We sorely underestimate the abilities of ancient people, partly out of an ingrained sense of superiority.  One person asked me if people were even talking 14,000 years ago.  Well, they organized hunting parties and trade routes, built villages and boats, navigated rivers and open water, learned game patterns and plant characteristics, preserved food, even painted images on walls and carved series of notches into bones.  It’s hard to imagine any of these being possible without an accurate and sophisticated communication system.

Actually, the ancient peoples had far more abundant natural resources than we do.  All they had to do was learn to work together to harvest them.

Pedra Furada deer

Rock art deer from Pedra Furada in northeastern Brazil, first occupied over 40,000 years ago (photo)

How does your writing process work?

Like Jessica, I like a routine.  I work in the same place and listen to the same pieces of music all the way through the writing of a book.

I also talk to myself as I write (as long as no one else is around).  I just say what I want to write and my fingers type the words.  When I taught composition, I encouraged students to try this technique.  Interestingly, some tried it with their children who were struggling with writing.  They started by having the child talk about something while they wrote the words down, then moved to having the child talk into a tape recorder, play it back, and write down the words.  In the last stage, the children learned to slow down their speech and speed up their writing so they could write (or type) their words as they spoke them. The technique worked very well, even for children with learning difficulties.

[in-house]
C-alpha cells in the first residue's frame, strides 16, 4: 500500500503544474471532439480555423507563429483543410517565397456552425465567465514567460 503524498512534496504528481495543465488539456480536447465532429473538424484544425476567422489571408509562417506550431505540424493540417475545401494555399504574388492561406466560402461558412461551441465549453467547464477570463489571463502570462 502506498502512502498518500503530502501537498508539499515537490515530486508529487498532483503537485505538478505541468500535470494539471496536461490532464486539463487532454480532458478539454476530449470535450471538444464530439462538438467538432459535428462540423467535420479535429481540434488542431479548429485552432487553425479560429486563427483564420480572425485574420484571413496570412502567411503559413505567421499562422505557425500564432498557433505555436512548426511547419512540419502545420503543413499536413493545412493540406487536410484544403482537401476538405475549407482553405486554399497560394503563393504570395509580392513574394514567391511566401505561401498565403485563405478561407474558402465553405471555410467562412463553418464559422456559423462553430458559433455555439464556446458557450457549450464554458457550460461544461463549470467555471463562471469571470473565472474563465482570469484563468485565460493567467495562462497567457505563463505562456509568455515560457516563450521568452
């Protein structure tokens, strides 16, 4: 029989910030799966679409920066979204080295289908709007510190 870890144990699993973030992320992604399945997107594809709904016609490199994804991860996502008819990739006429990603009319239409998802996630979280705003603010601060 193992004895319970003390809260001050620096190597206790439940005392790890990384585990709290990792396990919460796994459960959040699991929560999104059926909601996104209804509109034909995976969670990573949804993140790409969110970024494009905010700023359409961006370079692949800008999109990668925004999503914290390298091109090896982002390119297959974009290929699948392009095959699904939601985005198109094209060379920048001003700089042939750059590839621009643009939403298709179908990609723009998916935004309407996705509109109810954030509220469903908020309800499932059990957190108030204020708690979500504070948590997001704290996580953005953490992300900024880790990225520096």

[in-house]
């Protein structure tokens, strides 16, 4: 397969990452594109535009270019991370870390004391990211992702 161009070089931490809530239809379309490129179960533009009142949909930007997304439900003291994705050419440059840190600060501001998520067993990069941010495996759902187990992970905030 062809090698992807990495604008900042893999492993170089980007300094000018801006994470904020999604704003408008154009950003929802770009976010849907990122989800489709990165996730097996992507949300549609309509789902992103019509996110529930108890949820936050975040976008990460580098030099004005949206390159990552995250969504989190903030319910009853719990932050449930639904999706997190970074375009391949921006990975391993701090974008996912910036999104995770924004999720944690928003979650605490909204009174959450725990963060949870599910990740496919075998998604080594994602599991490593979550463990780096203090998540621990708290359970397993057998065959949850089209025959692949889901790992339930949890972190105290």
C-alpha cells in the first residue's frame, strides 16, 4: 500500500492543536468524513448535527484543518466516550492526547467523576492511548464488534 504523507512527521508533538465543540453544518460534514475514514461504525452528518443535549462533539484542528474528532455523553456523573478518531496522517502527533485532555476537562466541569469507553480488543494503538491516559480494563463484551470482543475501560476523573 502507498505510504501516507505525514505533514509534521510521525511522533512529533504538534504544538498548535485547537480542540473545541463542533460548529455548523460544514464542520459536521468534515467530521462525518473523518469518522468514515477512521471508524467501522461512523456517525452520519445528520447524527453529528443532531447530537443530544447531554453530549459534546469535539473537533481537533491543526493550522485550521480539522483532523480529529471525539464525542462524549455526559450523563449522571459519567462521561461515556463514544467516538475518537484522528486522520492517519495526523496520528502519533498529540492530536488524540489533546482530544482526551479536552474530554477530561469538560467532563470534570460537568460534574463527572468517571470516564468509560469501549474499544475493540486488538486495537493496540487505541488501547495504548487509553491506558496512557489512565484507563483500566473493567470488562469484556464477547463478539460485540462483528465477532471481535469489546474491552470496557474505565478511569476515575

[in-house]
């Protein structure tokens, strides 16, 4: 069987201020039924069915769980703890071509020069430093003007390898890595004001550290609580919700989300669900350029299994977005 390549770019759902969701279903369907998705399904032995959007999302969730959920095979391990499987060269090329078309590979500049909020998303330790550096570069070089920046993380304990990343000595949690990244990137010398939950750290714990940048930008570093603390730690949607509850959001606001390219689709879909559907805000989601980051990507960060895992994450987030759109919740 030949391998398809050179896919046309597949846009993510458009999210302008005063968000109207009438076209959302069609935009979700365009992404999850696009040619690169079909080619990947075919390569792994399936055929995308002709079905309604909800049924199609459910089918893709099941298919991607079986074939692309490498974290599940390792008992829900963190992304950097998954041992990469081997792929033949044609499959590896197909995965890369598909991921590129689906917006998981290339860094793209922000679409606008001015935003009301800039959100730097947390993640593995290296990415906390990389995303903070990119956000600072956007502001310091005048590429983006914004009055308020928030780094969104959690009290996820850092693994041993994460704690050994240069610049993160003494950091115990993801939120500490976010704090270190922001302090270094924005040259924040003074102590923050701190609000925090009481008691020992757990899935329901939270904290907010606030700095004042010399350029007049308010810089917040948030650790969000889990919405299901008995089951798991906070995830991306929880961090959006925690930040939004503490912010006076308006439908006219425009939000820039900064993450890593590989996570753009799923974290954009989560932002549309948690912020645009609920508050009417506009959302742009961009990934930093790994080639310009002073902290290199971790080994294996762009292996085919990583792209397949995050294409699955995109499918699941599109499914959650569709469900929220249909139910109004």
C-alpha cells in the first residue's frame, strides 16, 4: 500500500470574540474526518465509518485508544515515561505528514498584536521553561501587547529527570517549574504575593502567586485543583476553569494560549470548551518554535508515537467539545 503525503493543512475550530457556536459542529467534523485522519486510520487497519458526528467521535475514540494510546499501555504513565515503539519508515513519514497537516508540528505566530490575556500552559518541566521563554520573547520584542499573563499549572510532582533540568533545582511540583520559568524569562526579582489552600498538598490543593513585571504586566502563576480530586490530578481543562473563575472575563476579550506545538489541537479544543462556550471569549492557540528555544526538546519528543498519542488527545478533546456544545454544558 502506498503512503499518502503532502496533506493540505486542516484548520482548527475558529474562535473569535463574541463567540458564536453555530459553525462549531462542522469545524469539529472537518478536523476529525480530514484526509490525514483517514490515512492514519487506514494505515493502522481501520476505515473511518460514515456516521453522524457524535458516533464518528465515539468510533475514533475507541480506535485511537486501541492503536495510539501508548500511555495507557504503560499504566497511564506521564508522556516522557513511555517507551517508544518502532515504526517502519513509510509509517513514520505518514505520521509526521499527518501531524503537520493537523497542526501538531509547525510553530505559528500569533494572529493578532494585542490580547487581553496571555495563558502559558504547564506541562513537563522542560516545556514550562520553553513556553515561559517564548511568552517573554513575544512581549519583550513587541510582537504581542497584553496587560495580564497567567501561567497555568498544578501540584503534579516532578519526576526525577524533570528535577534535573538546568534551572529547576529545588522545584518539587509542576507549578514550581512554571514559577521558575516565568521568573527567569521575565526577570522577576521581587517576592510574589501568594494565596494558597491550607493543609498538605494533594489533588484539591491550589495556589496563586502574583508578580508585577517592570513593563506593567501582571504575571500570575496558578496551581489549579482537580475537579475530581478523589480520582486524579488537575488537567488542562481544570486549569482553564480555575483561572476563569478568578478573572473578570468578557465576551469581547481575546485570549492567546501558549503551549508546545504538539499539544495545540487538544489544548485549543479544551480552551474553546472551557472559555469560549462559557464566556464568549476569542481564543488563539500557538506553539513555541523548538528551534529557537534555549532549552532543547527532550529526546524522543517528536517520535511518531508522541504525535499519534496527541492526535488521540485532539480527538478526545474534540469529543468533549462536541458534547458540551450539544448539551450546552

It also helps with proofreading.  Try it. If people give you strange looks when they hear you mumbling over your papers, tell them it’s “speech-directed writing.”  That sounds more impressive than talking to yourself.

Look for Emma Right’s post in the blog hop on her blog, Books for Young Adults, on March 17, and check back with Jessica Knauss to read about her thoughts on the writing process at her blog at   And cheers to all the writers out there!

Sources and interesting reading:

“Ancient Humans Crossed Ocean Barrier?” Popular Archaeology Magazine,

Bednarik, R.G. “Replicating the first known sea travel by humans: the Lower Pleistocene crossing of Lombok Strait, Human Evolution (journal) 16, 229 – 242 (2001)

Bellwood, Peter.  “Special Report: Ancient Seafarers,” Archaeology Magazine March/April 1997,

Mayell, Hillary. “Early Humans May have Crossed Sea to Leave Africa” National Geographic News, 13, May, 2005

Pringle, Heather. “Did Humans Colonize the World by Boat?” Discover Magazine, June, 2008,

Than,Ker. “World’s Oldest Cave Art Found – Made by Neanderthals?” National Geographic News, June, 2012,

“Very ancient mariners: Early human ancestors were more advanced than first thought and sailed the high seas,” The Daily Mail (UK) 19 August 2011,